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Trunks as a phenomenon of traditional culture


A collection of Ukrainian traditional trunks and of what they used to contain was shown at the Ukrayinsky Dim Culture Centre in Kyiv at the end of 2005. The organizer was the Ivano-Frankivsk community of Kyiv; most of the trunks and other items exhibited originally came from the land of Halychyna in Western Ukraine.

Lyubava MALYONA reports what she has seen at the exhibition.


Judging by the guest book, the exhibition was visited not only by Kyivans and Ukrainians from other parts of Ukraine but also by diplomats, businesspeople and tourists from Syria, Iran, Peru, Australia, Sweden, Switzerland, Poland, Hungary, Rumania, Serbia, Montenegro, Macedonia and other countries.

For several centuries, big trunks made of wood and reinforced with metal strips and corners were widely used in the Ukrainian countryside (and in towns too) for keeping all sorts of things in them  clothes, bed linen, money, valuables, keepsakes, souvenirs or whatever else might be thought desirable to keep against possible future use, or for some sentimental reasons. The historian Romana Kobalchynska studied the huge carved trunks as a cultural phenomenon that reflects traditions and lifestyles. The trunks from Halychyna contained not only the usual things that were kept in trunks but also photographs or pictures, often pinned to the inside of the lids, calendars of events in the life of the family  births, marriages and deaths, and in the life of the community  social and political upheavals, revolutions and wars.

All the things were packed into the trunk not pell-mell, or randomly, but in a well-organized order  folded lengths of fabrics went in first, then all kinds of garments, and so on. Money, valuables and other items of particular importance were put at the very bottom. The wealthier the owners, the more well-stocked the trunks were.

Petro Korpanyuk from Kyiv, a descendant of Semen Korpanyuk who used to be a remarkable wood carver from the village of Yavoriv in Halychyna, has 45 such trunks in his collection and he lent them to be shown at the exhibition in Ukrayinsky Dim.

When a girl was born, her family began putting together a dowry with all the items being placed in a separate trunk  all sorts of garments, decorated, embroidered and plain, made of different materials, decorations, outdoor and indoor footwear, headscarves and anything else that might be needed for everyday, wedding and festive occasions. The dowry was built up over a long period of time, with most of the items made at home. But some of the items came from abroad  corals, pearls, necklaces, gold coins or highly prized, brightly-colored headscarves. At the wedding, the girl was presented her dowry trunk to take it to her husbands house.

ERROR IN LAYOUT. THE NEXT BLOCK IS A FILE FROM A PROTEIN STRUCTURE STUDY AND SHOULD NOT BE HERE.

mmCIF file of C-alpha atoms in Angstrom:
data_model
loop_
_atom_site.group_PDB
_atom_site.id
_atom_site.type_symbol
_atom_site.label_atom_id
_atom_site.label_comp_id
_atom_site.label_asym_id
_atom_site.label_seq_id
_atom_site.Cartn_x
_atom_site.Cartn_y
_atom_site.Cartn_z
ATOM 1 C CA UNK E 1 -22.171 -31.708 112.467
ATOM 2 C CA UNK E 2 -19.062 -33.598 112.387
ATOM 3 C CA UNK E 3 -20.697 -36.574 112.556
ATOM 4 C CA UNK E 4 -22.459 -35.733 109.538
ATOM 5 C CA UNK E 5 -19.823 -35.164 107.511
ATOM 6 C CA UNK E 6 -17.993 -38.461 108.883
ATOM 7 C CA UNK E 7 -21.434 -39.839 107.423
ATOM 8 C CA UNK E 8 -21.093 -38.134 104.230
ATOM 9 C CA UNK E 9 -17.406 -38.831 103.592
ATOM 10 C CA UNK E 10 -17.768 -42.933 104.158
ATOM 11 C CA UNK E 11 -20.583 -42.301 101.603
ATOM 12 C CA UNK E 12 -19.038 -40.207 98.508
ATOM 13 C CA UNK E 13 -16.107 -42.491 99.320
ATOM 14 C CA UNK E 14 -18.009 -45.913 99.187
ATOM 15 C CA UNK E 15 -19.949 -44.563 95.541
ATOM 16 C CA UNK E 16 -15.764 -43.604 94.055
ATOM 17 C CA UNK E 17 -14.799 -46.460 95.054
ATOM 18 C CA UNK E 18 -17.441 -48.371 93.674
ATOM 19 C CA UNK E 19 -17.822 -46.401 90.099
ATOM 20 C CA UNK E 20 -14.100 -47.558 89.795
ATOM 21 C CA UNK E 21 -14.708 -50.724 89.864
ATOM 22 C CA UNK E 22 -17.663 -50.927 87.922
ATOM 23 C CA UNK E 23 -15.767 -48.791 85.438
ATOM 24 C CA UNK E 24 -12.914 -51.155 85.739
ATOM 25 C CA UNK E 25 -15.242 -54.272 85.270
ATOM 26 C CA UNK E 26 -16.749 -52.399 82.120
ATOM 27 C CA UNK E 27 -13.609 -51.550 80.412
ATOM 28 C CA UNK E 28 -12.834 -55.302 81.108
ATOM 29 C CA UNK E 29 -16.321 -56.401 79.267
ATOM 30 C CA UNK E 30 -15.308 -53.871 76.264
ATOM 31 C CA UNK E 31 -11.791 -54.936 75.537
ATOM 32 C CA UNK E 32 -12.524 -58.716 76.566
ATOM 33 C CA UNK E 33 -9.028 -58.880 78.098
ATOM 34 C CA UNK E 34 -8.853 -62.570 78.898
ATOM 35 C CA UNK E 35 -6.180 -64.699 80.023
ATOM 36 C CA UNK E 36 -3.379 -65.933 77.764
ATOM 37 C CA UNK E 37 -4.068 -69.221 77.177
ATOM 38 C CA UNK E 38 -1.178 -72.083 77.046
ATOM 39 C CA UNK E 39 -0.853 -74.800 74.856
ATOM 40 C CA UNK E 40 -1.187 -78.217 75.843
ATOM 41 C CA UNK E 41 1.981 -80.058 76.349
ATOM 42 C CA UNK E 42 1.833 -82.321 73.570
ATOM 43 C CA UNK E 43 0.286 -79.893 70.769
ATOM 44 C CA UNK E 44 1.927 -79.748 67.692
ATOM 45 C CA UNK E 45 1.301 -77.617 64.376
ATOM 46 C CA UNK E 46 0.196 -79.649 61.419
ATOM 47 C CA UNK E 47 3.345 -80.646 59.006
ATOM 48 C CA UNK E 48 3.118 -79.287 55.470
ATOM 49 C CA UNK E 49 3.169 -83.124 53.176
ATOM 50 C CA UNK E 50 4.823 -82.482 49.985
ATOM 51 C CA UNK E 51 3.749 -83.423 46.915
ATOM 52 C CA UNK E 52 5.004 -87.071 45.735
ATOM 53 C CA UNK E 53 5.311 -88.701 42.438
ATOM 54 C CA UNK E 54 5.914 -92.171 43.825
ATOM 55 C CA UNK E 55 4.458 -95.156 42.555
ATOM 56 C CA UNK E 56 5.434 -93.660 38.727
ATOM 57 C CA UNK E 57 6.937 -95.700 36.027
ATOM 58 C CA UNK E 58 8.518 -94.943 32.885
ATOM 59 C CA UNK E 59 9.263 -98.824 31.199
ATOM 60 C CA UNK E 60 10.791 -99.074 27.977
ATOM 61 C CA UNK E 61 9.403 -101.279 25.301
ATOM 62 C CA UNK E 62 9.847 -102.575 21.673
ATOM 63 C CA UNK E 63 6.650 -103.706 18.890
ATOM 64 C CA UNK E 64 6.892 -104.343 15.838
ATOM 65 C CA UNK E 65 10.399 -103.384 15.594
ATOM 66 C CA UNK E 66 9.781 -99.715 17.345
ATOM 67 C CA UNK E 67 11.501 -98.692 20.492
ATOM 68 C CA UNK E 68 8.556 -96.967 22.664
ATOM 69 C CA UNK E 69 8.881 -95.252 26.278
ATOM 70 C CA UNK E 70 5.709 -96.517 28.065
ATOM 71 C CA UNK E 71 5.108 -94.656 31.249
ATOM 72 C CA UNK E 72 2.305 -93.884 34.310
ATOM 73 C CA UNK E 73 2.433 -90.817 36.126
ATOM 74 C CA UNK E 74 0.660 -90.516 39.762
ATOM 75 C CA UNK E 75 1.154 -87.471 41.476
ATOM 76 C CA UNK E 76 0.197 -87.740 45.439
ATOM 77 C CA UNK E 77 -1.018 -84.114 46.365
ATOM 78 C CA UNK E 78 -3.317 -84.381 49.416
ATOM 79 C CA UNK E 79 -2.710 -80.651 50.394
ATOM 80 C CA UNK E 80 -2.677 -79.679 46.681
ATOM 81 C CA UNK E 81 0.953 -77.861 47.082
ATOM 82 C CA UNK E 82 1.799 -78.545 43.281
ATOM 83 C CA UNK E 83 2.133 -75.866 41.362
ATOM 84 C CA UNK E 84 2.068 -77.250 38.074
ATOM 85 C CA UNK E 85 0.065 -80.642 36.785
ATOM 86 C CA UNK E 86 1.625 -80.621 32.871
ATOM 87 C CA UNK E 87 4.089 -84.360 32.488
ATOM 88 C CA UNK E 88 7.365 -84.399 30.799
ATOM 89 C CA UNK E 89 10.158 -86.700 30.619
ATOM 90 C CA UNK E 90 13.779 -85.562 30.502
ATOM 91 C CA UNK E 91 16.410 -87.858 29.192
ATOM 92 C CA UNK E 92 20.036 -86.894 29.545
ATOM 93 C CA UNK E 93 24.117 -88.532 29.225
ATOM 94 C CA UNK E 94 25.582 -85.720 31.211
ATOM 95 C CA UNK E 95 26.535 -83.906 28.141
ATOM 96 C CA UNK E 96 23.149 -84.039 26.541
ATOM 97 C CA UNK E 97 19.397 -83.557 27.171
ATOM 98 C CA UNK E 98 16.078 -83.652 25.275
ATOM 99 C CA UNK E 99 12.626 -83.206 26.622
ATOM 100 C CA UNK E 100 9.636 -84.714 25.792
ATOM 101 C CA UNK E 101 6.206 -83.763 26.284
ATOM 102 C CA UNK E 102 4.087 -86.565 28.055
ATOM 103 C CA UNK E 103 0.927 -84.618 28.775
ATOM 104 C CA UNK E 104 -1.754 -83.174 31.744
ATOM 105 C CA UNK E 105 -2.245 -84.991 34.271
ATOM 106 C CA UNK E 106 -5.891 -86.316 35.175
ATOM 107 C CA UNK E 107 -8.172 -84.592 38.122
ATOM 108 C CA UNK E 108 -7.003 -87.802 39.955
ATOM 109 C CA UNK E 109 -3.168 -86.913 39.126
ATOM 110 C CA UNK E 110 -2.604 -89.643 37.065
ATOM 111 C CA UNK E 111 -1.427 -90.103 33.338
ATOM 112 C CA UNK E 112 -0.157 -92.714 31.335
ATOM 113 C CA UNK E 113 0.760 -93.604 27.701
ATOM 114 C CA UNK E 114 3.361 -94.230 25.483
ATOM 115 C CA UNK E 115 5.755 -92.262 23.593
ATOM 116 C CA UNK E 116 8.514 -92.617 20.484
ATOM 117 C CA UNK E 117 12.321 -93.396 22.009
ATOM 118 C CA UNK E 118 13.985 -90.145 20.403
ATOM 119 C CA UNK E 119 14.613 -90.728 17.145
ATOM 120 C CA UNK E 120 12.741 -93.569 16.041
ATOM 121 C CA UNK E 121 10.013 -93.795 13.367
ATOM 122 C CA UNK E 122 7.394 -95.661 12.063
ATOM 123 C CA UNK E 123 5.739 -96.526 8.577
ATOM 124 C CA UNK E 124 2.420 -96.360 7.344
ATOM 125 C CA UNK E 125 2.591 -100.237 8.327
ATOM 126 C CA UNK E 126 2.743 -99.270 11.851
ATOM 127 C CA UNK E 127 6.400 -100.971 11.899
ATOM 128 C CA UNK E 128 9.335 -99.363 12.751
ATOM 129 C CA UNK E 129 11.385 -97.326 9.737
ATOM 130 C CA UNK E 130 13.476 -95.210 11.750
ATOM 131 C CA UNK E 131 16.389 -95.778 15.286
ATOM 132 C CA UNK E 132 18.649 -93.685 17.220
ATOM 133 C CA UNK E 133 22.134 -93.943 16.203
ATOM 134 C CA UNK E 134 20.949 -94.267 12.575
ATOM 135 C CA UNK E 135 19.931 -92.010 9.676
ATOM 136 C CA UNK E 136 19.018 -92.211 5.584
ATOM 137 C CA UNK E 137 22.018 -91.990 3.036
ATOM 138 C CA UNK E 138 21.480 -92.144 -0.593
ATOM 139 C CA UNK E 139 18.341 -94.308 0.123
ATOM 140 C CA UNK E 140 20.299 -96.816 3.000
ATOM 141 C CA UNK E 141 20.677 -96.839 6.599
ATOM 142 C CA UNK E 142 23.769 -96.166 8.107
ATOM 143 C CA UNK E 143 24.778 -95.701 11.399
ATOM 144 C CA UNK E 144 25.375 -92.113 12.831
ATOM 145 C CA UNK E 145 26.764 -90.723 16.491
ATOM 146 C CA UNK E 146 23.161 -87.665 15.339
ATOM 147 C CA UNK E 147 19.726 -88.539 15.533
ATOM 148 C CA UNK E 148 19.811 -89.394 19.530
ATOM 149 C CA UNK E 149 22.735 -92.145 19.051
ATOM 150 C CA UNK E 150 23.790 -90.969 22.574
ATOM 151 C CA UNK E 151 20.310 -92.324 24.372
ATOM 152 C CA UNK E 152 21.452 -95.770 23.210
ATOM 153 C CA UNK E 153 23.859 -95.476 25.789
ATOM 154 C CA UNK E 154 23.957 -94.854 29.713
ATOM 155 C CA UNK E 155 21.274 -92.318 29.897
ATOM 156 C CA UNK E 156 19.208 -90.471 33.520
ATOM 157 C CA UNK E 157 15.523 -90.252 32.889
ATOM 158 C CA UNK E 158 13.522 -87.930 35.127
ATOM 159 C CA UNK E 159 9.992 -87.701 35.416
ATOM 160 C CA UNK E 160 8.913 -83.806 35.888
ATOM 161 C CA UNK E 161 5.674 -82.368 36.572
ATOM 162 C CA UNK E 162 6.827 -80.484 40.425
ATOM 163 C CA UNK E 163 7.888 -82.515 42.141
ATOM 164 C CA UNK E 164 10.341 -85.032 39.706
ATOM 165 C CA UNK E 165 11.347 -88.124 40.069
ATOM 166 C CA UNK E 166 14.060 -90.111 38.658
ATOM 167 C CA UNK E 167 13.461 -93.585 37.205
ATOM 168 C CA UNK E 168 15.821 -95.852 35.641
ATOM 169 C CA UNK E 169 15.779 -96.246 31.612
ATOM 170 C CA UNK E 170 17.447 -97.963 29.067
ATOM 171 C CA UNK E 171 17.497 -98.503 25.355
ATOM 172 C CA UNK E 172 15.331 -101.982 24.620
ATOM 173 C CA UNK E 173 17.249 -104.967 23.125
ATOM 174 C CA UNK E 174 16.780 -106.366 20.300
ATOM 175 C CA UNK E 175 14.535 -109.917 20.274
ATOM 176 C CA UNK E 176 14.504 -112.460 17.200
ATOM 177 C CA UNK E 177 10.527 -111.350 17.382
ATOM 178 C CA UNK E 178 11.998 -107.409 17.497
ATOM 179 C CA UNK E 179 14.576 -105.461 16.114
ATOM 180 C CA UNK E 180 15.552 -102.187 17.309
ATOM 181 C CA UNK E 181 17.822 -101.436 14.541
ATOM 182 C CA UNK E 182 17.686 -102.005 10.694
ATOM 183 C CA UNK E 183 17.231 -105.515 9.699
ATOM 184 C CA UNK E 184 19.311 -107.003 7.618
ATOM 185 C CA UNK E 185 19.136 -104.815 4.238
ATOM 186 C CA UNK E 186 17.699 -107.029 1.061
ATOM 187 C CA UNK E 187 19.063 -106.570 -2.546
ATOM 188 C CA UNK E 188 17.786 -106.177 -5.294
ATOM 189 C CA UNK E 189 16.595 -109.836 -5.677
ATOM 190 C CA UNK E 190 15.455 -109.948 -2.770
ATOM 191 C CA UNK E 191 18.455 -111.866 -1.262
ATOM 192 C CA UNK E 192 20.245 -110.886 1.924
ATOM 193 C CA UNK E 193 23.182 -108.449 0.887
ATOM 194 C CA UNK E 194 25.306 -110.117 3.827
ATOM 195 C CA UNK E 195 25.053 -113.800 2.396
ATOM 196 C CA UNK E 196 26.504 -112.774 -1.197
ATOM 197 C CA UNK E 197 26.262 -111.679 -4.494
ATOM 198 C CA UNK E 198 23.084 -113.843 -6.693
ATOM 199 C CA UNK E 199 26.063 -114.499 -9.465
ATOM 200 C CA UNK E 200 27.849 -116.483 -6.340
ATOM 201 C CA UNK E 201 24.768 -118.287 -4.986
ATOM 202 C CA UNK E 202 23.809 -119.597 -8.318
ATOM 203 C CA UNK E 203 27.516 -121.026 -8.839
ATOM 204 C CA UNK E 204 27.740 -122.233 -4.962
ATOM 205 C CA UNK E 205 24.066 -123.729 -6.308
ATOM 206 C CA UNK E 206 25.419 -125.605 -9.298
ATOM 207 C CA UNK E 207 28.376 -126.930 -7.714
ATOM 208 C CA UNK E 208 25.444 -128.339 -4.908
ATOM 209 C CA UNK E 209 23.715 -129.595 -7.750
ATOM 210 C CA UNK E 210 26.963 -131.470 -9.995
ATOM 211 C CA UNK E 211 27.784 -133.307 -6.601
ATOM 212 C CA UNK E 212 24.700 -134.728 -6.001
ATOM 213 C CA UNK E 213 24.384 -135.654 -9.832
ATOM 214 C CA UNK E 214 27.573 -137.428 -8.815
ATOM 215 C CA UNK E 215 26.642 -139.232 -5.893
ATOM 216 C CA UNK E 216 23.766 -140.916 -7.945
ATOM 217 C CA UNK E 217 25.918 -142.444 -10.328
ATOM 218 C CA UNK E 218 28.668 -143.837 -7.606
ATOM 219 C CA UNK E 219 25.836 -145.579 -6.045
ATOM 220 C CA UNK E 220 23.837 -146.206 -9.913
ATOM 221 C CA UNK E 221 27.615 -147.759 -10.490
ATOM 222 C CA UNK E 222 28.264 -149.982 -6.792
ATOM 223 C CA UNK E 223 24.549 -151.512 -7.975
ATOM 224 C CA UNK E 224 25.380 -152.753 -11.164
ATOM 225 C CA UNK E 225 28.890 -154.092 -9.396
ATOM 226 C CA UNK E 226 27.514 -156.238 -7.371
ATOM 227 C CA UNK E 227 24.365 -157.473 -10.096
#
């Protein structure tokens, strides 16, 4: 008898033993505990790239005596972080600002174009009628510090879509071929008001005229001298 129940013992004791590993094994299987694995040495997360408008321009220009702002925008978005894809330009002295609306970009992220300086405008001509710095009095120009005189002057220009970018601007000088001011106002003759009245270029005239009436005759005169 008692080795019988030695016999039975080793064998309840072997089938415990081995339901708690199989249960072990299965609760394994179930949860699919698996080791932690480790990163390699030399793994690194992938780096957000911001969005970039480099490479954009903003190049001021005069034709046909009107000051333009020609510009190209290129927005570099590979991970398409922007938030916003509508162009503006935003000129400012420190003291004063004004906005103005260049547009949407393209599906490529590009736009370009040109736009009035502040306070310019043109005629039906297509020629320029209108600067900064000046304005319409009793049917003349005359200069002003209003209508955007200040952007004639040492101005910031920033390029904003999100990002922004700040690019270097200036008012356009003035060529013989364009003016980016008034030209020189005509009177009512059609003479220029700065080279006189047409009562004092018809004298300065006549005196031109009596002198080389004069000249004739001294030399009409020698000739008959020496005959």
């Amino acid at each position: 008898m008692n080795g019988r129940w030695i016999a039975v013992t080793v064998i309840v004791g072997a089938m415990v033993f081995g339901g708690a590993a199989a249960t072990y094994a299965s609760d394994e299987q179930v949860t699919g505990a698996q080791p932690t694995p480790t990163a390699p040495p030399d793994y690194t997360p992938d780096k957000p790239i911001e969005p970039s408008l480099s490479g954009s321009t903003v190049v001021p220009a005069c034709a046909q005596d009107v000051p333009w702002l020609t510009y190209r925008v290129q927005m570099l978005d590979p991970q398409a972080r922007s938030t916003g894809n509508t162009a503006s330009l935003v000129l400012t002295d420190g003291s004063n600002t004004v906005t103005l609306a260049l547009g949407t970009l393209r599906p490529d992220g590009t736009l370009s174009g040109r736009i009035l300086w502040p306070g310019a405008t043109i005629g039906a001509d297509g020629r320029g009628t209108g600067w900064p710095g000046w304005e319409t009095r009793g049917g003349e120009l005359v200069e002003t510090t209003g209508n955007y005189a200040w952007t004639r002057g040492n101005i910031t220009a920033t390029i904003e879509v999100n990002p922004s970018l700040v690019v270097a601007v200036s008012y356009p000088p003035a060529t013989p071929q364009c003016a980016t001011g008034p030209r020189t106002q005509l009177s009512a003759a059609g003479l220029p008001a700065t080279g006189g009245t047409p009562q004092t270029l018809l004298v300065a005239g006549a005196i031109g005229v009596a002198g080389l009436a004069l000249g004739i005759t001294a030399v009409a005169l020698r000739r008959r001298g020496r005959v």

There was also a trunk in which families kept things for the boys  lavishly embroidered shirts, complete with all kinds of symbolic designs and the boys initials; embroidered trousers and even onuchi (shoes made of thick cloth) for festive occasions. All kinds of dried medicinal herbs that were collected by women went into the boys trunk as well, including the herbs that improved the male potency.

The garments that were worn at the wedding were afterwards kept in the trunks and they stayed there until the owners death. A ninety-year old man could say, producing a shirt or a bed sheet  I was wed in this shirt, and this bed sheet was spread on the bed on my first wedding night

The boys trunk was also a repository of decorations, trinkets and other items of sentimental value dear to the mans heart  crosses to be worn on chains, timekeepers with chains for them, hats decorated with beads, and other similar things.

Some of the traditional items and garments stored in trunks show amazing continuity of tradition in ornamental patterns, design and symbols that go back thousands of years. Even the colours of garments had symbolical meanings, or in many cases reflected the dominant colours of natural environment people lived in  the garments that people wore in the colder climes are of colder colours, and those from the sunnier climes are much brighter.

The garments from the private collection of Mykhailo Strutynsky from the city of Ternopil are mostly of dark, somber colours  they seem to reflect those times of old when the land of Ternopilshchyna was a scene of military confrontations between the invading Turks and the Ukrainian locals; for a stretch of time, the Turks dominated the area and the men were conscripted to serve in the Turkish army in the distant lands, and many women were handpicked for harems and seraglios of Turkish pashas and sultans. Even the ornaments embroidered on the garments seem to reflect the grief and pain.

But the general tenor of the exhibition was very cheerful. It presented a facet of traditional Ukrainian culture which is worth retaining in the collective national memory.


Photos by Oleksandr HOROBETS


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